It was a cause célèbre in 1956. Had an ordinary housewife in Pueblo, California, called Virginia Tighe lived a past life as a 19th century Irish peasant called Bridey Murphy as discovered during a hypnotic trance?

Morey Bernstein believed so. He carried out the trance and made a small fortune on the book – “The Quest for Bridey Murphy” – which was serialized in the Chicago Daily News and sold 250,000 copies in a few months.

The story took hold in the American public’s imagination. There were Bridey Murphy dances, Bridey Murphy parties, a reincarnation cocktail, films based loosely on the story of Virginia/Bridey, references in novels and popular television shows, and even a band named Bridey Murphy.

Morey Bernstein was a tractor dealer by trade but ran into, Jerry Thomas, the cousin of an important customer, who told him his hobby was hypnosis. Thomas’s display that night – he put a woman under hypnosis, planted a suggestion in her brain, and Bernstein watched fascinated as she carried it out as soon as she had been woken. From there, he moved into reincarnation, stories of which are plucked from the unconscious – according to believers – during deep hypnosis.

In 1952, he convinced Virginia Tighe to go under hypnosis. And thus was born the Bridey Murphy story. Tighe spoke in an Irish accent, talked of places and people she could never have known, and spun a convincing story about life as a woman in 19th century Ireland. It inspired Bernstein to write his book, and it took off from there. For Bernstein, that is. He sold his tractor business, invested that and his book money on Wall Street, and died a rich philanthropist.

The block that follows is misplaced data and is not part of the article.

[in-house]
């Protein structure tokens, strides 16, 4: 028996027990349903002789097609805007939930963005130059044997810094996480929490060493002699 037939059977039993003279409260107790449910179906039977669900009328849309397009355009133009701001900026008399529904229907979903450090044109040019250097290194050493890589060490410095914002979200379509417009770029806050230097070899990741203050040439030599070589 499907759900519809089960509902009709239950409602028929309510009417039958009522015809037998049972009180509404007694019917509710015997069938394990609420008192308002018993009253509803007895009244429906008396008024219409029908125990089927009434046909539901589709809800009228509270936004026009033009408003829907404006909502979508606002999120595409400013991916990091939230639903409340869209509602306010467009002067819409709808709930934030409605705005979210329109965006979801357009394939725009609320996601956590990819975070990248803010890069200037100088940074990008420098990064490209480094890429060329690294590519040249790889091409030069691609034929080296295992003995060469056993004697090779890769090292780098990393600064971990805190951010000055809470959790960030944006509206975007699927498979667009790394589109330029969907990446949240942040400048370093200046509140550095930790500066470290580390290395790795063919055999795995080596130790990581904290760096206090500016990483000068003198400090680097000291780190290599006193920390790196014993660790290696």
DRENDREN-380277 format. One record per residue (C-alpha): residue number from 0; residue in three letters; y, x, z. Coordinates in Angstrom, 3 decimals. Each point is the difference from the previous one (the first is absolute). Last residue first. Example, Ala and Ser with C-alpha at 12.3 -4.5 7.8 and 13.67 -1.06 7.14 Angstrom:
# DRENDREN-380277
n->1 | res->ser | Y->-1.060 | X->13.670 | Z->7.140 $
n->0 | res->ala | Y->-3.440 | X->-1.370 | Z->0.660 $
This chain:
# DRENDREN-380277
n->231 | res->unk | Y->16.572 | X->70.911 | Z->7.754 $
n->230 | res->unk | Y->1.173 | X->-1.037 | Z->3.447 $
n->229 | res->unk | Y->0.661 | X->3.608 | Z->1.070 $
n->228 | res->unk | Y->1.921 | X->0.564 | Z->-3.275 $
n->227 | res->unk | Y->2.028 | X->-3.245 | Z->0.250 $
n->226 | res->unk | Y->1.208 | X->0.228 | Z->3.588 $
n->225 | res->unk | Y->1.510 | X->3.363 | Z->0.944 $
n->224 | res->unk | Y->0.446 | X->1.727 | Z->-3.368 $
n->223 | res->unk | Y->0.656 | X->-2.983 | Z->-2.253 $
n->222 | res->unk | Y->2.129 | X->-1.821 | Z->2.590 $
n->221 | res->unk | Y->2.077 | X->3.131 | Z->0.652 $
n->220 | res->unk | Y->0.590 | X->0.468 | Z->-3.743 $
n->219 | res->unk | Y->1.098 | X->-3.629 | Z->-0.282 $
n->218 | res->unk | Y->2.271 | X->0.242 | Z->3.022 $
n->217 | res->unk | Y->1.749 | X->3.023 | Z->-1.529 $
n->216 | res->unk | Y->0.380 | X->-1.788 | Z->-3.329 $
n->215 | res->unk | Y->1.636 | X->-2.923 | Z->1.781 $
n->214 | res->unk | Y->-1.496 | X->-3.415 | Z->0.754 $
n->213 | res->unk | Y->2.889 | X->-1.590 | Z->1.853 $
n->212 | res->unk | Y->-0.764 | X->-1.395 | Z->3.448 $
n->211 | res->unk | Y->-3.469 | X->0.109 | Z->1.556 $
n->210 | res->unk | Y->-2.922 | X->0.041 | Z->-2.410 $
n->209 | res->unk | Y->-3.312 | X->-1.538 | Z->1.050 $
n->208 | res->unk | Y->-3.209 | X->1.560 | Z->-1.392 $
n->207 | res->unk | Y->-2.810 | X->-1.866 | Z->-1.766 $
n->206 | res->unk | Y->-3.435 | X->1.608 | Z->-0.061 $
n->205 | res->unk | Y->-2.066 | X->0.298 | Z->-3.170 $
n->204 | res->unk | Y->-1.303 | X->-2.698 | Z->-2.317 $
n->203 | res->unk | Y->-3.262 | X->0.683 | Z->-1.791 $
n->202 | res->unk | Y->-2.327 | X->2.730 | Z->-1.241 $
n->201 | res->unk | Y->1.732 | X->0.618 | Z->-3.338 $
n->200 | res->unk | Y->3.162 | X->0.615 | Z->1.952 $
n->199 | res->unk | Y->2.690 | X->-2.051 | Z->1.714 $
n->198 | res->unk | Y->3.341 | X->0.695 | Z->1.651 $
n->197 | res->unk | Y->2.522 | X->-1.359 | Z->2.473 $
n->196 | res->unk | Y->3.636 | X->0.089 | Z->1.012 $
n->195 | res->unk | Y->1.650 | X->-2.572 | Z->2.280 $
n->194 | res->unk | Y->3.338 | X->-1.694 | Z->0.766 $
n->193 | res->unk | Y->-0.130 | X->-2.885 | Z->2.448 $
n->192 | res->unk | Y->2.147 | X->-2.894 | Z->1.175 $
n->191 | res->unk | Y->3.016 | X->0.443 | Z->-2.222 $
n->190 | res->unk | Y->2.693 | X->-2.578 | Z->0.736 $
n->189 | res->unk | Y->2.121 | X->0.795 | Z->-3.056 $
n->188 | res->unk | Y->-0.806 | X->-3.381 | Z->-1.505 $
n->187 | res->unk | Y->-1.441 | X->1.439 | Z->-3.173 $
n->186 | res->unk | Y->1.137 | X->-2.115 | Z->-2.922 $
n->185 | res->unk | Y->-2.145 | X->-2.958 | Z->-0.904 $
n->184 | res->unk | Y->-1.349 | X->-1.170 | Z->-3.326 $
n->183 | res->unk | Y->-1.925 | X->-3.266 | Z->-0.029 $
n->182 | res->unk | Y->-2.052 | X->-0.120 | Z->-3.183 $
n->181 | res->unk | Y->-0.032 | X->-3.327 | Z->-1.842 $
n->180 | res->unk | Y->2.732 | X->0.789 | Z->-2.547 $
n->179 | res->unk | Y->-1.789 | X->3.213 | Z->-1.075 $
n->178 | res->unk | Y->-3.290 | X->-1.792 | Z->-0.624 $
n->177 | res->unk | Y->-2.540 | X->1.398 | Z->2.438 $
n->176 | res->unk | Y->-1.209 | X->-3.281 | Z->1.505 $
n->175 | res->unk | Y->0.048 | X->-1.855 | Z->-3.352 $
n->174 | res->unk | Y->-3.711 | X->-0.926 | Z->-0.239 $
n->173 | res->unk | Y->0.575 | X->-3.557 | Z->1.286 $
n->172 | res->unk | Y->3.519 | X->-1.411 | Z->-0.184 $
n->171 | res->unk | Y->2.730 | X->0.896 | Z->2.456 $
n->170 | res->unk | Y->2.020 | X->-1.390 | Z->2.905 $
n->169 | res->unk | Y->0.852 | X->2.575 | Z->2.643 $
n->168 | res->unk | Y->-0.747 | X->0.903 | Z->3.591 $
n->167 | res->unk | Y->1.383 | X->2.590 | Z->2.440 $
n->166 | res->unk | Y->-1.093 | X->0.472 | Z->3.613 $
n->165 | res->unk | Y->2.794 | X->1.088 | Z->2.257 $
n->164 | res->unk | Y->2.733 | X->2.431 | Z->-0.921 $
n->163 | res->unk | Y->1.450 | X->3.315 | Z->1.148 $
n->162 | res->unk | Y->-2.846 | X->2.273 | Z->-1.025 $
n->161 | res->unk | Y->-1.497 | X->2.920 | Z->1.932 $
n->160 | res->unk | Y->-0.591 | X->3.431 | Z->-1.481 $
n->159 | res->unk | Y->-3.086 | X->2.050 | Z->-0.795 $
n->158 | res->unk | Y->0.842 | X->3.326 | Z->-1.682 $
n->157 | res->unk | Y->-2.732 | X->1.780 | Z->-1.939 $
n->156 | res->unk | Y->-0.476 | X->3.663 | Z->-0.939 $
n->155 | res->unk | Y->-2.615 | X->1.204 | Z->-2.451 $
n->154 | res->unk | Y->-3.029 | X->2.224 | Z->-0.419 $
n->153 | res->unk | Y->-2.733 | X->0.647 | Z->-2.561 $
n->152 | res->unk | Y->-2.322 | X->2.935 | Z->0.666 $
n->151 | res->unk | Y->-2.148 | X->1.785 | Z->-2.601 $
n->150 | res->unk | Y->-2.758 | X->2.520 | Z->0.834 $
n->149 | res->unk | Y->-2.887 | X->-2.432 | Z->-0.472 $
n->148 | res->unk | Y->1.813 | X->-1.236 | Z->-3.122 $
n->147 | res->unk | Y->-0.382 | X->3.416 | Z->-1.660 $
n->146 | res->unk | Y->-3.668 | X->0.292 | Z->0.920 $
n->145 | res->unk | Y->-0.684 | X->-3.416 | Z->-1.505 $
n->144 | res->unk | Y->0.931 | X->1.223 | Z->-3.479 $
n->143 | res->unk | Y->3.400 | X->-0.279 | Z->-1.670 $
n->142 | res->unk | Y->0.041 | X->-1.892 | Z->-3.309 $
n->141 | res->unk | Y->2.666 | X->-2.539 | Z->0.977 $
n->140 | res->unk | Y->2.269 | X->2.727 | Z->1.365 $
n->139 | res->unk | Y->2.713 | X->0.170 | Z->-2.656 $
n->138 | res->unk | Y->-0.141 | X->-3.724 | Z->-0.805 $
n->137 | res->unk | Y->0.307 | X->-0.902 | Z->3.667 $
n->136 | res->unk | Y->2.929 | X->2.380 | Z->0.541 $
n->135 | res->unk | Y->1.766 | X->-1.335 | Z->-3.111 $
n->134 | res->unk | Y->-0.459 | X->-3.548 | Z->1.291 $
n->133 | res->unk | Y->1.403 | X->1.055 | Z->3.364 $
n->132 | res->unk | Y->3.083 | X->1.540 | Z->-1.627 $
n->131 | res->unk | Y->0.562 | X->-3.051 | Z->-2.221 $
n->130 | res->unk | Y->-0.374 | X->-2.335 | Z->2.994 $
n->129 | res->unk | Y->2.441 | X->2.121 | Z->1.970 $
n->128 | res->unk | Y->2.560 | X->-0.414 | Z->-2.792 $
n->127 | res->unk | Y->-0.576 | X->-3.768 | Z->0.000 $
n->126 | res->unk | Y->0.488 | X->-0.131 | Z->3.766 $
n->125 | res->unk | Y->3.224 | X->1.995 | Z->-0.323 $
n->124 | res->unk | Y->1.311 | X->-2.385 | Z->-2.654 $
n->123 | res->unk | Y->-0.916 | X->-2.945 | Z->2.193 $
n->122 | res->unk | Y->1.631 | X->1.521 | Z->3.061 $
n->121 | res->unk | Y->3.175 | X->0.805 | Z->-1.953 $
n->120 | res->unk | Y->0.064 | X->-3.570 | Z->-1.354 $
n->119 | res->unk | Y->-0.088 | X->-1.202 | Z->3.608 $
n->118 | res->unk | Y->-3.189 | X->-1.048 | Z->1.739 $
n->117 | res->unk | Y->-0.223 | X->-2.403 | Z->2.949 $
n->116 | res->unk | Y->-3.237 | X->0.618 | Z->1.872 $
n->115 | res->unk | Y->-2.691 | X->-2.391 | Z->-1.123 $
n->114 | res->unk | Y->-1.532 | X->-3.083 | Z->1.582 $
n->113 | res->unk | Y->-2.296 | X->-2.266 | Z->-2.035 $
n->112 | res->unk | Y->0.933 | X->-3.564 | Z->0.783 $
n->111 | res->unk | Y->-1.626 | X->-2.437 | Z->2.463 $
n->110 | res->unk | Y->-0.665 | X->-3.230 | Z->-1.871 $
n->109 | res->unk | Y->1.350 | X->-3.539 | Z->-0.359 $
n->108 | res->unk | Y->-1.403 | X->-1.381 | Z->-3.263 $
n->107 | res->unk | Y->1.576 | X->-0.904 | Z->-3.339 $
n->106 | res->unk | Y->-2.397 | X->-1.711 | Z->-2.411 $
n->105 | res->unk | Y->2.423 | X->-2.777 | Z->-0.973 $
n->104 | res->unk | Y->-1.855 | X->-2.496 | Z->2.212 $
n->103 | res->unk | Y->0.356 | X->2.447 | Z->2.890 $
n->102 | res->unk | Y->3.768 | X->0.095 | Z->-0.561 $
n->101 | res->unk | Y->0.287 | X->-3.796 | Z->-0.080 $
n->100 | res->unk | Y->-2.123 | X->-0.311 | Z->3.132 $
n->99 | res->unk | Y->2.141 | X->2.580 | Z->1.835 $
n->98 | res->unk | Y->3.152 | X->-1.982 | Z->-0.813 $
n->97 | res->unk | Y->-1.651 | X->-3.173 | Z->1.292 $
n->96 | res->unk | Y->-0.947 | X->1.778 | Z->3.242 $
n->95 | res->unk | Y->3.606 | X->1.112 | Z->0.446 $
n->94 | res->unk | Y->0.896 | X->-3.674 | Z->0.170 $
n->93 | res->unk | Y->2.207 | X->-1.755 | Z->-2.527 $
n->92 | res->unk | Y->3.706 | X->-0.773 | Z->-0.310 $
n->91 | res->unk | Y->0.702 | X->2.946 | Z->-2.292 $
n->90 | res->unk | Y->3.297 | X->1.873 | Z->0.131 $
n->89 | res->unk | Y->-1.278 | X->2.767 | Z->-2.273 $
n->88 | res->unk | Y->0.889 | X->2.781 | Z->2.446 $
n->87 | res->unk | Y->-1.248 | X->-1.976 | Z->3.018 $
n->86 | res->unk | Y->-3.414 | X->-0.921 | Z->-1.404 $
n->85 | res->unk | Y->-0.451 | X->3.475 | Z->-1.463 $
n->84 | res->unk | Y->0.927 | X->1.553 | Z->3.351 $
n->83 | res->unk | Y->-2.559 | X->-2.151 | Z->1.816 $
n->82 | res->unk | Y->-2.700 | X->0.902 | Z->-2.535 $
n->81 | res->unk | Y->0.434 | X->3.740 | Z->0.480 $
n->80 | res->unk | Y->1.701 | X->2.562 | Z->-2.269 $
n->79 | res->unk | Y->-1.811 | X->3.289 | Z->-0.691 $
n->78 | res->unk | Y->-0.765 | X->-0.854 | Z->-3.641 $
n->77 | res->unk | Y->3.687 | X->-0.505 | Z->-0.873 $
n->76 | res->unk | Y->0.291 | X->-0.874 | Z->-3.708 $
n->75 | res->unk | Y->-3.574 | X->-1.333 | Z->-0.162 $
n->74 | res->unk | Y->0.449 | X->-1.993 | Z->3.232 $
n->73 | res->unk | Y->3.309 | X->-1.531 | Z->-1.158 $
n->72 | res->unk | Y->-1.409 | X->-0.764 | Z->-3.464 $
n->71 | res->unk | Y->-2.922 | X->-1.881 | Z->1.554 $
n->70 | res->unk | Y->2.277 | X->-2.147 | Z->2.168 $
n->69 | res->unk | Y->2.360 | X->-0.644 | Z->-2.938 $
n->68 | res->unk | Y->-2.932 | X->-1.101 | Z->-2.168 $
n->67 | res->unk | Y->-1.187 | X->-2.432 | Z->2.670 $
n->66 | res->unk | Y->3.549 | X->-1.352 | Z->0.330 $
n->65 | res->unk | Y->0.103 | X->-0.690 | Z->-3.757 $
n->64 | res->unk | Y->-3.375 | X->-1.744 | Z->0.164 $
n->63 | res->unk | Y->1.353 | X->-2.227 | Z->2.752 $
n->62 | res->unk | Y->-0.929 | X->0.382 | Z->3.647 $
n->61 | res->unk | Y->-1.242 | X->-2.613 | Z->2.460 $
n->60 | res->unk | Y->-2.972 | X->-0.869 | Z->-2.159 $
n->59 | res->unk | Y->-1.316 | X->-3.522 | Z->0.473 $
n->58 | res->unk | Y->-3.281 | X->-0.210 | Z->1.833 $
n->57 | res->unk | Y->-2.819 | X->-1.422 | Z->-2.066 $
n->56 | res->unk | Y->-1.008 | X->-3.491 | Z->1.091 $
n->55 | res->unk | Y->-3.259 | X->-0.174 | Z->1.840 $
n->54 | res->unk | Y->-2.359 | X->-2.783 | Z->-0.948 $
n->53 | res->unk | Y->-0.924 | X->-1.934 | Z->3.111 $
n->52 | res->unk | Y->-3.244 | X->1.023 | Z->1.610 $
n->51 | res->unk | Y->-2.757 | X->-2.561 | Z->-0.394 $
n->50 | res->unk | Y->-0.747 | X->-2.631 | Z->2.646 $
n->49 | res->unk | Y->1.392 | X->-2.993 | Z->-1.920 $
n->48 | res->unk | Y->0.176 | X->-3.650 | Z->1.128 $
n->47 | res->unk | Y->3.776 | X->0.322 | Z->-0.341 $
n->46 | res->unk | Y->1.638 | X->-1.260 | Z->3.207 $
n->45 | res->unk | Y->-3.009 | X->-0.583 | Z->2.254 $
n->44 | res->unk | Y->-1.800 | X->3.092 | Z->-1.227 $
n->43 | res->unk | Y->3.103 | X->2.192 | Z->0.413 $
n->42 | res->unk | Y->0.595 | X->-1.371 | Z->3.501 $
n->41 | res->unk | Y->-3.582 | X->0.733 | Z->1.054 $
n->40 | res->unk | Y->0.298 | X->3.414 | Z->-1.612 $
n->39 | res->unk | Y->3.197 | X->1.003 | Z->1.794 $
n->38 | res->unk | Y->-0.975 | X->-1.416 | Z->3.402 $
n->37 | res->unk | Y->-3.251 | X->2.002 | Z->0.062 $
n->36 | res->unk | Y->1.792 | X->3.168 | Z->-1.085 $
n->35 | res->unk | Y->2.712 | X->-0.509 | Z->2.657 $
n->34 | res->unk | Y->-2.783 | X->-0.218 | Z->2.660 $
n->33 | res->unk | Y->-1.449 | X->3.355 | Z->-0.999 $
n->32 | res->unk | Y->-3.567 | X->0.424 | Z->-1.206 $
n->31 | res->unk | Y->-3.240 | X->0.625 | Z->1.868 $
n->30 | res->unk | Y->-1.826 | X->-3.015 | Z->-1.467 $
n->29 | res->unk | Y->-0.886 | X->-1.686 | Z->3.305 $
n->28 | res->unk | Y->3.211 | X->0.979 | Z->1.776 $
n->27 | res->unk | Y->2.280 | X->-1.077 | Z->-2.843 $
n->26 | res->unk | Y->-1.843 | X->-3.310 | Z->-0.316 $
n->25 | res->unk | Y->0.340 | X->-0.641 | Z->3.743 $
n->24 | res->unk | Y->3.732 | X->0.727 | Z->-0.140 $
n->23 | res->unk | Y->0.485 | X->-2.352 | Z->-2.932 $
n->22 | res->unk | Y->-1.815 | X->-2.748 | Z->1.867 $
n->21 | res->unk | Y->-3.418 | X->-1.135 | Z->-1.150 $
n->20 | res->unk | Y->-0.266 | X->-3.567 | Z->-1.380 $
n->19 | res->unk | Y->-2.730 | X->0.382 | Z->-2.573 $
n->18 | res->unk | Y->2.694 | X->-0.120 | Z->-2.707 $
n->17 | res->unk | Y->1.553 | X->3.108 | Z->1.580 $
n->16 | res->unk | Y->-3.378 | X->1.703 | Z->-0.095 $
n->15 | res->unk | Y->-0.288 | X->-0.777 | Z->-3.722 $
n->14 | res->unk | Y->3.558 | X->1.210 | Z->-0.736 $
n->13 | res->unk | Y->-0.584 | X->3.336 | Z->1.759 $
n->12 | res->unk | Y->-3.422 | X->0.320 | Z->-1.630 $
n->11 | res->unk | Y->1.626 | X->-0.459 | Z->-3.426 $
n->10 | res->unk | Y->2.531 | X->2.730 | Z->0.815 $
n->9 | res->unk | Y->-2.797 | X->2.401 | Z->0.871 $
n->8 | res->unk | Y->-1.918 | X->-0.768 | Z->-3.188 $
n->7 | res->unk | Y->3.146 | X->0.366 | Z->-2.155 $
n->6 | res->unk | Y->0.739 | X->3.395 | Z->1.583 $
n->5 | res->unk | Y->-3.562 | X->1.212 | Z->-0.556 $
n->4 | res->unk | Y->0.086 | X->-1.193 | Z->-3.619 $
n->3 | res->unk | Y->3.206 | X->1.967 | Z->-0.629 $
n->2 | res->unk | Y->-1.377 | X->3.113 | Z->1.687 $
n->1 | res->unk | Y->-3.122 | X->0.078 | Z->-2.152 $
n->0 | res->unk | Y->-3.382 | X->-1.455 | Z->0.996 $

But the phenomenon lived on. Historians, amateur and professional, were desperate to see if Tighe’s story was true. Some of it was at least partially historically accurate, surprising for a woman who had never been to Ireland, and certainly not during in the 19th century. Descriptions of the Antrim coastline, of a journey from Belfast to Cork, of a greengrocer in the town. But historians could not find a reference to Bridey Murphy in the parish that Tighe suggested, and certainly not for the birth and death dates she provided. And she pronounced the name Sean all wrong – ‘see-an’, instead of ‘shawn’. There was no house called ‘The Meadows’, where Bridey claimed to have lived, and she described in great detail a church that didn’t exist when Bridey was alive.

And the verisimilitude, the Irish feel? Well, according to later researchers, Tighe had grown up next door to an Irish family, the Corkells and had been infatuated with one of their sons, John – the anglicized version of Sean. In the highly suggestible state that hypnosis subjects are in – remember, Bernstein’s first encounter with hypnosis was Jerry Thomas’s display, in which he convinced a woman to walk into the kitchen and take off her stocking – they receive whatever is said to them and blend it with deep-buried memories of their own (rather than some previous life memories), and spin out stories of great detail and depth: different lives entirely, just not real ones.

That’s when Bernstein admitted he’d suggested it all to Virginia while she was under. But by then, of course, the book had become a best-seller, Bernstein was rich, and the country was seized with reincarnation fever. Morey Bernstein made Bridey Murphy, then made a fortune.